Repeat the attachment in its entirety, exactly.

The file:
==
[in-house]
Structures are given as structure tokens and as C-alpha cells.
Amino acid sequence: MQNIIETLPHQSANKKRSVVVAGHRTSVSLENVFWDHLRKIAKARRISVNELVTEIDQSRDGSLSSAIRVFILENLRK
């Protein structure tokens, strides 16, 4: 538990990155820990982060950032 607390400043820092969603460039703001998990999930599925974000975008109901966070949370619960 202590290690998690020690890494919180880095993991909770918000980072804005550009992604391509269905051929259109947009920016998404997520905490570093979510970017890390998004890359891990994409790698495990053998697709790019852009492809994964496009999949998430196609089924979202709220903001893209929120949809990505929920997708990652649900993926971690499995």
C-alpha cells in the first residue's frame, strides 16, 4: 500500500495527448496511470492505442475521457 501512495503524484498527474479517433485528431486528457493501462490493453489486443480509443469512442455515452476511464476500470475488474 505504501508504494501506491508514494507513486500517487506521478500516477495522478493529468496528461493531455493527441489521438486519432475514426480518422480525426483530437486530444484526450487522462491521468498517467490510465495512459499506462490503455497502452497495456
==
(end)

[in-house]
Structures are given as structure tokens and as C-alpha cells.
Amino acid sequence: MQNIIETLPHQSANKKRSVVVAGHRTSVSLENVFWDHLRKIAKARRISVNELVTEIDQSRDGSLSSAIRVFILENLRK
């Protein structure tokens, strides 16, 4: 538990990155820990982060950032 607390400043820092969603460039703001998990999930599925974000975008109901966070949370619960 202590290690998690020690890494919180880095993991909770918000980072804005550009992604391509269905051929259109947009920016998404997520905490570093979510970017890390998004890359891990994409790698495990053998697709790019852009492809994964496009999949998430196609089924979202709220903001893209929120949809990505929920997708990652649900993926971690499995």
C-alpha cells in the first residue's frame, strides 16, 4: 500500500495527448496511470492505442475521457 501512495503524484498527474479517433485528431486528457493501462490493453489486443480509443469512442455515452476511464476500470475488474 505504501508504494501506491508514494507513486500517487506521478500516477495522478493529468496528461493531455493527441489521438486519432475514426480518422480525426483530437486530444484526450487522462491521468498517467490510465495512459499506462490503455497502452497495456